The aim of the blog is to help the students to choose and organise a dissertation in an appropriate format. This format can be used for final projects and dissertation on different levels including PhD thesis. Usually, every university or faculty use specific and very well-defined template. Here, find one of a possible approach to organise content, structure and the main chapters
The abstract is a short summary describing the work done as described in the dissertation and should not normally be longer than 300 words. This should enable a reader to decide whether the dissertation might be worth reading in detail. The abstract is not intended to replace any other sections of the dissertation e.g. the introduction.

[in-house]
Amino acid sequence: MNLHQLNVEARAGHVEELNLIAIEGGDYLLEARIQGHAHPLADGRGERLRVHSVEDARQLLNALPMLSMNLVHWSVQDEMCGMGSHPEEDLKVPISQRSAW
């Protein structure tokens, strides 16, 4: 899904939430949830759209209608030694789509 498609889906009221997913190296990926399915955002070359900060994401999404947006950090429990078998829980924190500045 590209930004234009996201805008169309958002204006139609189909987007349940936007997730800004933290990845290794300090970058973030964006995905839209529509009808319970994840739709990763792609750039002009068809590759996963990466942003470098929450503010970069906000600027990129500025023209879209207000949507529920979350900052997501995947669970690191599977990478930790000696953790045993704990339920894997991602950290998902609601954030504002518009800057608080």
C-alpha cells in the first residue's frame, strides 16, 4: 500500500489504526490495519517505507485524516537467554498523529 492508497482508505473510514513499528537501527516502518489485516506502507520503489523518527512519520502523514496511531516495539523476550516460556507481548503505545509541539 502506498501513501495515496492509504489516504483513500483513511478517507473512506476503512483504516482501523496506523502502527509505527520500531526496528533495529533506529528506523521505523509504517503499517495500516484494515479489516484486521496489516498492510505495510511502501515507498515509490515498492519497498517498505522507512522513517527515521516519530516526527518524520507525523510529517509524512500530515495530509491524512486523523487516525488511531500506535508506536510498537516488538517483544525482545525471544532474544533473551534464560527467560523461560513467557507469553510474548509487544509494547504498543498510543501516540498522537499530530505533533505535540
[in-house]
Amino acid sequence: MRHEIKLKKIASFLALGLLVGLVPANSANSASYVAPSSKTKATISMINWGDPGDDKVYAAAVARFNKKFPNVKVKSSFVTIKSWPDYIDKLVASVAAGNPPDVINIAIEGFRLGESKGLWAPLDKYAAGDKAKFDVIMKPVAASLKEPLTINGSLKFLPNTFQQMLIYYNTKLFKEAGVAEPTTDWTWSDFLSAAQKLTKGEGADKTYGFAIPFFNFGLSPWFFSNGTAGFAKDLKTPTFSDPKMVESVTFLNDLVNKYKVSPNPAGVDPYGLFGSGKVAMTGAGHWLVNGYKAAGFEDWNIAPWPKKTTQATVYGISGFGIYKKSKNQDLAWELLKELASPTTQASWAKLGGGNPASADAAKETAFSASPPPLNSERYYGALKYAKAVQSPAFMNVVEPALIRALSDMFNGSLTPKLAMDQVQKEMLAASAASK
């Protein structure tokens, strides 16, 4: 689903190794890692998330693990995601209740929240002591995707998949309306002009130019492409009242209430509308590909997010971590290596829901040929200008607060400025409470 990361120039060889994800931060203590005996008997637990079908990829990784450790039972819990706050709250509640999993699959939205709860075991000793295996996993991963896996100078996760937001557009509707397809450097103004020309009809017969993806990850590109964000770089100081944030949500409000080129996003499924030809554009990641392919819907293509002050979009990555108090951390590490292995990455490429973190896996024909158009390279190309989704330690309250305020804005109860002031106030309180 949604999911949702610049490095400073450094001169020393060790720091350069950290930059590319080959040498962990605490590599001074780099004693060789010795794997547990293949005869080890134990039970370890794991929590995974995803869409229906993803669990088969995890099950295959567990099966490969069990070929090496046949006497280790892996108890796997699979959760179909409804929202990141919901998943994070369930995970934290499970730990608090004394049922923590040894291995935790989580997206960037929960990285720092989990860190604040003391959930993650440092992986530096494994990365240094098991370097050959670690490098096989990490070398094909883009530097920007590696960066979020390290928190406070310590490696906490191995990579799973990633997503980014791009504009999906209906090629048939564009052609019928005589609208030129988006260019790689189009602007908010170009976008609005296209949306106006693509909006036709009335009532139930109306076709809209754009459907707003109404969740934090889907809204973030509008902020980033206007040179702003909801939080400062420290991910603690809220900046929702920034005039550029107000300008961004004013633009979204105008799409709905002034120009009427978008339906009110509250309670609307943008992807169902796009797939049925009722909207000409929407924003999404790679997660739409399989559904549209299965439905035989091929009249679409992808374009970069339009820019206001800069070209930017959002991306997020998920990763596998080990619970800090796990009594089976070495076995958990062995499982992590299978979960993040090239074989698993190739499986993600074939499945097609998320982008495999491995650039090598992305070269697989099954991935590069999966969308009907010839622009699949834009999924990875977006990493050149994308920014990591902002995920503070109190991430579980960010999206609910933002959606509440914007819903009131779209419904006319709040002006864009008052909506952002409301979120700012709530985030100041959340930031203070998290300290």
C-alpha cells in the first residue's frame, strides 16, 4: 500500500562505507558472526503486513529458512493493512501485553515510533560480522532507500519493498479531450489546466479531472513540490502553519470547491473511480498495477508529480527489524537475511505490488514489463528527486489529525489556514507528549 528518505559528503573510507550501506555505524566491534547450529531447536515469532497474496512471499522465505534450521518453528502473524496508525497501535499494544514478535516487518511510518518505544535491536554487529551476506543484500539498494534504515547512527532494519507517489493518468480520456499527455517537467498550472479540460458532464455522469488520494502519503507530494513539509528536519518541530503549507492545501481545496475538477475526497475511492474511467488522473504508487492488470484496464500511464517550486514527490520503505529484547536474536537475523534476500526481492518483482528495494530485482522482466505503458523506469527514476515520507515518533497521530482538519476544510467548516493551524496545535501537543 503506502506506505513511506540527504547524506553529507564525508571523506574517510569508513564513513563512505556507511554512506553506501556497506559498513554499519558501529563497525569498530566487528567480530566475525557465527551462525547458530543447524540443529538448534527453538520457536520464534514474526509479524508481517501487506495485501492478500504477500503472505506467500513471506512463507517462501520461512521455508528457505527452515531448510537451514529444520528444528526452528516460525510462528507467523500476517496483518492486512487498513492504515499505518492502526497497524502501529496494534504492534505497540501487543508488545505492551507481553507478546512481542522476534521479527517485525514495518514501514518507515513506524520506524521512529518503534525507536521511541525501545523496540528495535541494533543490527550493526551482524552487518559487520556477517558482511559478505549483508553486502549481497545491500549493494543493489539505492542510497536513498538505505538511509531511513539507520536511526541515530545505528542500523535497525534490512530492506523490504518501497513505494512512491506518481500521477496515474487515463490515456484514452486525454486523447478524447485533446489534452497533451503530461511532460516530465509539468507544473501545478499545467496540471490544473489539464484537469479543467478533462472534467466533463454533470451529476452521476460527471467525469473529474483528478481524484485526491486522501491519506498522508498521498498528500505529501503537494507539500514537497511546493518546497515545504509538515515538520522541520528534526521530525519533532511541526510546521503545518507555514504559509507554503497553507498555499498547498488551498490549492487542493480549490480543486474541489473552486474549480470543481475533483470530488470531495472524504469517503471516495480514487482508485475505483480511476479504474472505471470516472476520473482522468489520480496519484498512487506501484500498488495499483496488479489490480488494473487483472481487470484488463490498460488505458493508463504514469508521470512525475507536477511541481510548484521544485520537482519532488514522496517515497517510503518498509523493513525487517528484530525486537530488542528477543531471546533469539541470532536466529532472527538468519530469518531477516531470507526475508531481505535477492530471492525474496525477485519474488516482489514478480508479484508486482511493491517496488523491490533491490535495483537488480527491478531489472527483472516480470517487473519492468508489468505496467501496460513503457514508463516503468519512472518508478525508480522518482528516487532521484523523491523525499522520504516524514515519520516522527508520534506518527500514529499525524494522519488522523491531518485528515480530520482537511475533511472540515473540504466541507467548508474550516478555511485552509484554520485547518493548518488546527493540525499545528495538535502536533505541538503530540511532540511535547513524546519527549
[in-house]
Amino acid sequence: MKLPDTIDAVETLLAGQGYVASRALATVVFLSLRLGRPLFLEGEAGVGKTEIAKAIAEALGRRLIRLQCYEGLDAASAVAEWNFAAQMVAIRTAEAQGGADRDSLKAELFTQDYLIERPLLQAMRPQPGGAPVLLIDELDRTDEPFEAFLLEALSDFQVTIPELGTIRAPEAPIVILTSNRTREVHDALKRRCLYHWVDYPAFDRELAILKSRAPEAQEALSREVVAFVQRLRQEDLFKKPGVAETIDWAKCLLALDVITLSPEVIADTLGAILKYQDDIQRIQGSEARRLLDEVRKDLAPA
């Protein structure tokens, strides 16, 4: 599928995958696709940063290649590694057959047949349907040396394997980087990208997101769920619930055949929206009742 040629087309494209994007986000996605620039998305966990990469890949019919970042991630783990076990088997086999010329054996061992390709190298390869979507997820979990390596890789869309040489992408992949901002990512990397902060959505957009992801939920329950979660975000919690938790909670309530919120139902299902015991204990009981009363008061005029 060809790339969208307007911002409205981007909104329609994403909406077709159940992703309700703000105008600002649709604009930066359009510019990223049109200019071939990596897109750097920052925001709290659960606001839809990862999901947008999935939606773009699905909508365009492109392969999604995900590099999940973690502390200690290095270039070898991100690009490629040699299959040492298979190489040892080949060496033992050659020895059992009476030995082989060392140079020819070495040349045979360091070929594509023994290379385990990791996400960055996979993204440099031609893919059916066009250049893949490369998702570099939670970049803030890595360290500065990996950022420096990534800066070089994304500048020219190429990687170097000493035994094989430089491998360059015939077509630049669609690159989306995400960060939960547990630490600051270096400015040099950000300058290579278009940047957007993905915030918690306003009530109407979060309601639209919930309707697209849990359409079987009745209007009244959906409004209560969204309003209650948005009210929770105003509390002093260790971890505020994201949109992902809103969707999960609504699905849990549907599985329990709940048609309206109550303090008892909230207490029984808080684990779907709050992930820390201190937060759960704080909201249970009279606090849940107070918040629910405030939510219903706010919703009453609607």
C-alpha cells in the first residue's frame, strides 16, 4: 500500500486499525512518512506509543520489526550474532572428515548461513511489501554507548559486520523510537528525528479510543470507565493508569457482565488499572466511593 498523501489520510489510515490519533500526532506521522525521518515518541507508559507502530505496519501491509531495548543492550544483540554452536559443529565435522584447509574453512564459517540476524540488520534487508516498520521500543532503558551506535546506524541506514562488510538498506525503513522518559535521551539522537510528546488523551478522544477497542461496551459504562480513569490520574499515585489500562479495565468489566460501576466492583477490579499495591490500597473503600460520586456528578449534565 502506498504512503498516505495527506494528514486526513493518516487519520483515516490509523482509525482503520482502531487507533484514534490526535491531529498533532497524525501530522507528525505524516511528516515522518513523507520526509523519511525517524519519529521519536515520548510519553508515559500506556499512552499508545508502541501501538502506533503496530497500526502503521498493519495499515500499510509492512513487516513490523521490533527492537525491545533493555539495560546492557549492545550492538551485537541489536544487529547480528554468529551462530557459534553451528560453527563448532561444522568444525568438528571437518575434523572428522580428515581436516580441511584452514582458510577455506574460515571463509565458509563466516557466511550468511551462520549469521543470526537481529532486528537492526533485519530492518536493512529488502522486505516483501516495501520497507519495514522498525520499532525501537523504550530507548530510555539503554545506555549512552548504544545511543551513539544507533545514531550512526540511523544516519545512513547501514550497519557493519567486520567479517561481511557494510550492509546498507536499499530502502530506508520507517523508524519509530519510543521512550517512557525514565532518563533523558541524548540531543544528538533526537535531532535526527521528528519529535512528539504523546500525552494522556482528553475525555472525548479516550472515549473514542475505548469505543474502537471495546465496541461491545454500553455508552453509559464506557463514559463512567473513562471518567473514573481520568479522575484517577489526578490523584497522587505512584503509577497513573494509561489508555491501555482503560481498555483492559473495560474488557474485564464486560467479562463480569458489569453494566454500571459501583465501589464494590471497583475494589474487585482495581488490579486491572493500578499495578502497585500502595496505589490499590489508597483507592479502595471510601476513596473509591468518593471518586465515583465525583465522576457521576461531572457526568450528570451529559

Remember that abstracts are often published separately as part of a report database and should be succinct enough to allow a reader to assess whether it would be worthwhile to obtain a copy of the full dissertation.
This section includes thanks to all the people who have helped you.
This is a list of every major item in the dissertation including chapter headings and subheadings, each with its page number given. The introduction should be page 1 with all prior pages numbered in roman numerals. Microsoft “Word” can generate contents lists automatically.
4. Glossary of terms
This section consists of a list of all specialist vocabulary or acronyms with a brief explanation of their meanings.
5. The main body of the dissertation
The main body of the dissertation should typically contain the following sections. Students should consult their dissertation supervisor about the most appropriate structure for their individual dissertations.